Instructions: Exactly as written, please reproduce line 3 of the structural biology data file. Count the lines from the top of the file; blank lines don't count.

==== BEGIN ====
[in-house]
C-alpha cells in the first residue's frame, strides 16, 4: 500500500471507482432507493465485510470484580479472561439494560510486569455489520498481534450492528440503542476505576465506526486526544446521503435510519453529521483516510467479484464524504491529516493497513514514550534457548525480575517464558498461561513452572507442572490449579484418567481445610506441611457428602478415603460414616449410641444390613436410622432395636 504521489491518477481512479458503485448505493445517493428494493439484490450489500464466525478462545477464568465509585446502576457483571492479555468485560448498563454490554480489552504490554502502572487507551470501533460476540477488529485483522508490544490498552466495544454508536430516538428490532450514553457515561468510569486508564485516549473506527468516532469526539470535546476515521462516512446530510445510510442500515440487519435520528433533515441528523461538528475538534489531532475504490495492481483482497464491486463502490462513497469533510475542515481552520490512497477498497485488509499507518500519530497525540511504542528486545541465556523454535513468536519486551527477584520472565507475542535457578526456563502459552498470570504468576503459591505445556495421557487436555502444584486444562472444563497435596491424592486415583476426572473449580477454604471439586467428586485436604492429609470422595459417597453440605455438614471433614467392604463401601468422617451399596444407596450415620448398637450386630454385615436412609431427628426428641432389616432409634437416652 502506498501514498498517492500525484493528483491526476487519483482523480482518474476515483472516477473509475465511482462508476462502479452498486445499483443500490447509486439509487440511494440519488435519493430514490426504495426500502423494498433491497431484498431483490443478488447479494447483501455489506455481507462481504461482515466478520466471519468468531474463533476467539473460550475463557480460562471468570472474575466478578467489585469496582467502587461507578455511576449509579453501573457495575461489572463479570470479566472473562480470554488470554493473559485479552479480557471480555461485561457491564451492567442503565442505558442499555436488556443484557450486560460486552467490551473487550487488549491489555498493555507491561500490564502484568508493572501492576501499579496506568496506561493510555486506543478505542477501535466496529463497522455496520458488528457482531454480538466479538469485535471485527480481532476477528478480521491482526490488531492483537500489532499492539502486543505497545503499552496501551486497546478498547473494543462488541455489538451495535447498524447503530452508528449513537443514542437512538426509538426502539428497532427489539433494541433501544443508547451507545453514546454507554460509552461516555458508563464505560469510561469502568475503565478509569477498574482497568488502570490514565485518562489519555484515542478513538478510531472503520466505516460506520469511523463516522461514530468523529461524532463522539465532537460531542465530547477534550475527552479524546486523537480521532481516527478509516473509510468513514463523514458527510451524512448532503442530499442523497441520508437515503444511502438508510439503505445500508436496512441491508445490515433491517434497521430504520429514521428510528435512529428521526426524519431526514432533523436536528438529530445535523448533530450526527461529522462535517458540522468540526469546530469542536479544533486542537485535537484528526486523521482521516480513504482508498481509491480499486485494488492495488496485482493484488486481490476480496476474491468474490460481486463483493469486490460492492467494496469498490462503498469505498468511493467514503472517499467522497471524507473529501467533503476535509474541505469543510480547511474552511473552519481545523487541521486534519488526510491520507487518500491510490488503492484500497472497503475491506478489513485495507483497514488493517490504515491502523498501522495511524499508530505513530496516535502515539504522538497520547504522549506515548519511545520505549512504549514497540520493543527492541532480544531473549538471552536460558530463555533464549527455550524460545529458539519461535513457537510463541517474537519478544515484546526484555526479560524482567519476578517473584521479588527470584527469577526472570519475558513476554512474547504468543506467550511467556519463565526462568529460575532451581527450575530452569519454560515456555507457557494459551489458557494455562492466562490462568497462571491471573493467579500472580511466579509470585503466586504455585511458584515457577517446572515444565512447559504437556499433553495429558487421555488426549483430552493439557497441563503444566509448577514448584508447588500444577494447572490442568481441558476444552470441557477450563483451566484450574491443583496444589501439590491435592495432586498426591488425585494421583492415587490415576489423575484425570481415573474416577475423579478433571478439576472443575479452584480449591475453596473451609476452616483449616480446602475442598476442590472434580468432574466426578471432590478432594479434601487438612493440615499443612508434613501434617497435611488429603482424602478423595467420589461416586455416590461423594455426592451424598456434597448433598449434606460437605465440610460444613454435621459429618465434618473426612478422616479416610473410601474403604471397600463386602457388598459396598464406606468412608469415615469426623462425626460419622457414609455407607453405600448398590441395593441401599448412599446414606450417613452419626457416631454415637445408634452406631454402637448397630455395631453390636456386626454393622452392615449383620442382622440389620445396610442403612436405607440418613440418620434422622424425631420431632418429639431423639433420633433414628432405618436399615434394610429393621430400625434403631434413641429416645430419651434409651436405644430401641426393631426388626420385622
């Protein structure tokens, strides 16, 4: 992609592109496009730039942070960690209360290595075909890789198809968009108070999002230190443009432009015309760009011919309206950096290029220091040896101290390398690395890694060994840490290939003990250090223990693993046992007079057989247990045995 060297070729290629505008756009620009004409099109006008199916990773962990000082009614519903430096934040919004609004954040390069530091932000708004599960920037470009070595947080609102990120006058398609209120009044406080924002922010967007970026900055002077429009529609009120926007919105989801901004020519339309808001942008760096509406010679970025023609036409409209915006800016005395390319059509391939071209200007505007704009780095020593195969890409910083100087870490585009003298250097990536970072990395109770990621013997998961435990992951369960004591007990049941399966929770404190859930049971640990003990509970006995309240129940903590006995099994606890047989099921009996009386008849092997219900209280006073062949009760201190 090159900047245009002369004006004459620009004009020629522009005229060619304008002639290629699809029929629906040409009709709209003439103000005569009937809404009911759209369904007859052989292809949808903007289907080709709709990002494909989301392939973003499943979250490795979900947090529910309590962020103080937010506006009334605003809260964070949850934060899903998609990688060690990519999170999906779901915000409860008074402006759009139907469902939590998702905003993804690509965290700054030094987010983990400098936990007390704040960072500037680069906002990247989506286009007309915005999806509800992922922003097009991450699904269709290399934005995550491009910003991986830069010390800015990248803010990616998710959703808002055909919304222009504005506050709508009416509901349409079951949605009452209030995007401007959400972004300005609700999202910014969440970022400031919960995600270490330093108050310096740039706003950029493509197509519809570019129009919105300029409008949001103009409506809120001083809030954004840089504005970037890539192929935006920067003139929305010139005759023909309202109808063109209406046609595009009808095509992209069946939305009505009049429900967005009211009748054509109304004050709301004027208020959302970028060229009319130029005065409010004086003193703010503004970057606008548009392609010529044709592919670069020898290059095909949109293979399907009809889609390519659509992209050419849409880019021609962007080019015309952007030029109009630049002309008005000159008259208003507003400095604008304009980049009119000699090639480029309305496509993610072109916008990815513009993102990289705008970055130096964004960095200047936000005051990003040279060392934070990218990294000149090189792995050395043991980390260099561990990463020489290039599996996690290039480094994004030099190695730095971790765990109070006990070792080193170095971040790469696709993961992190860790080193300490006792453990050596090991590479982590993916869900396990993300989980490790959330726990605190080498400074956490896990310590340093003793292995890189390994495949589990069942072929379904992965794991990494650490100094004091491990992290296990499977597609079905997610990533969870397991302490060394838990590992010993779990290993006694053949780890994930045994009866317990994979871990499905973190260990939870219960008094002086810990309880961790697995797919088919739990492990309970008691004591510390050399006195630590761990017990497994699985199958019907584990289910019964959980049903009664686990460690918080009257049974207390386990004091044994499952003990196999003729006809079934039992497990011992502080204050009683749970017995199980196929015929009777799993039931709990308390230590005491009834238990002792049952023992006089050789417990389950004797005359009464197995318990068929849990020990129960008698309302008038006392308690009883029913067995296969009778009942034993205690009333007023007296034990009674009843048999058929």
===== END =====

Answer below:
């Protein structure tokens, strides 16, 4: 992609592109496009730039942070960690209360290595075909890789198809968009108070999002230190443009432009015309760009011919309206950096290029220091040896101290390398690395890694060994840490290939003990250090223990693993046992007079057989247990045995 060297070729290629505008756009620009004409099109006008199916990773962990000082009614519903430096934040919004609004954040390069530091932000708004599960920037470009070595947080609102990120006058398609209120009044406080924002922010967007970026900055002077429009529609009120926007919105989801901004020519339309808001942008760096509406010679970025023609036409409209915006800016005395390319059509391939071209200007505007704009780095020593195969890409910083100087870490585009003298250097990536970072990395109770990621013997998961435990992951369960004591007990049941399966929770404190859930049971640990003990509970006995309240129940903590006995099994606890047989099921009996009386008849092997219900209280006073062949009760201190 090159900047245009002369004006004459620009004009020629522009005229060619304008002639290629699809029929629906040409009709709209003439103000005569009937809404009911759209369904007859052989292809949808903007289907080709709709990002494909989301392939973003499943979250490795979900947090529910309590962020103080937010506006009334605003809260964070949850934060899903998609990688060690990519999170999906779901915000409860008074402006759009139907469902939590998702905003993804690509965290700054030094987010983990400098936990007390704040960072500037680069906002990247989506286009007309915005999806509800992922922003097009991450699904269709290399934005995550491009910003991986830069010390800015990248803010990616998710959703808002055909919304222009504005506050709508009416509901349409079951949605009452209030995007401007959400972004300005609700999202910014969440970022400031919960995600270490330093108050310096740039706003950029493509197509519809570019129009919105300029409008949001103009409506809120001083809030954004840089504005970037890539192929935006920067003139929305010139005759023909309202109808063109209406046609595009009808095509992209069946939305009505009049429900967005009211009748054509109304004050709301004027208020959302970028060229009319130029005065409010004086003193703010503004970057606008548009392609010529044709592919670069020898290059095909949109293979399907009809889609390519659509992209050419849409880019021609962007080019015309952007030029109009630049002309008005000159008259208003507003400095604008304009980049009119000699090639480029309305496509993610072109916008990815513009993102990289705008970055130096964004960095200047936000005051990003040279060392934070990218990294000149090189792995050395043991980390260099561990990463020489290039599996996690290039480094994004030099190695730095971790765990109070006990070792080193170095971040790469696709993961992190860790080193300490006792453990050596090991590479982590993916869900396990993300989980490790959330726990605190080498400074956490896990310590340093003793292995890189390994495949589990069942072929379904992965794991990494650490100094004091491990992290296990499977597609079905997610990533969870397991302490060394838990590992010993779990290993006694053949780890994930045994009866317990994979871990499905973190260990939870219960008094002086810990309880961790697995797919088919739990492990309970008691004591510390050399006195630590761990017990497994699985199958019907584990289910019964959980049903009664686990460690918080009257049974207390386990004091044994499952003990196999003729006809079934039992497990011992502080204050009683749970017995199980196929015929009777799993039931709990308390230590005491009834238990002792049952023992006089050789417990389950004797005359009464197995318990068929849990020990129960008698309302008038006392308690009883029913067995296969009778009942034993205690009333007023007296034990009674009843048999058929």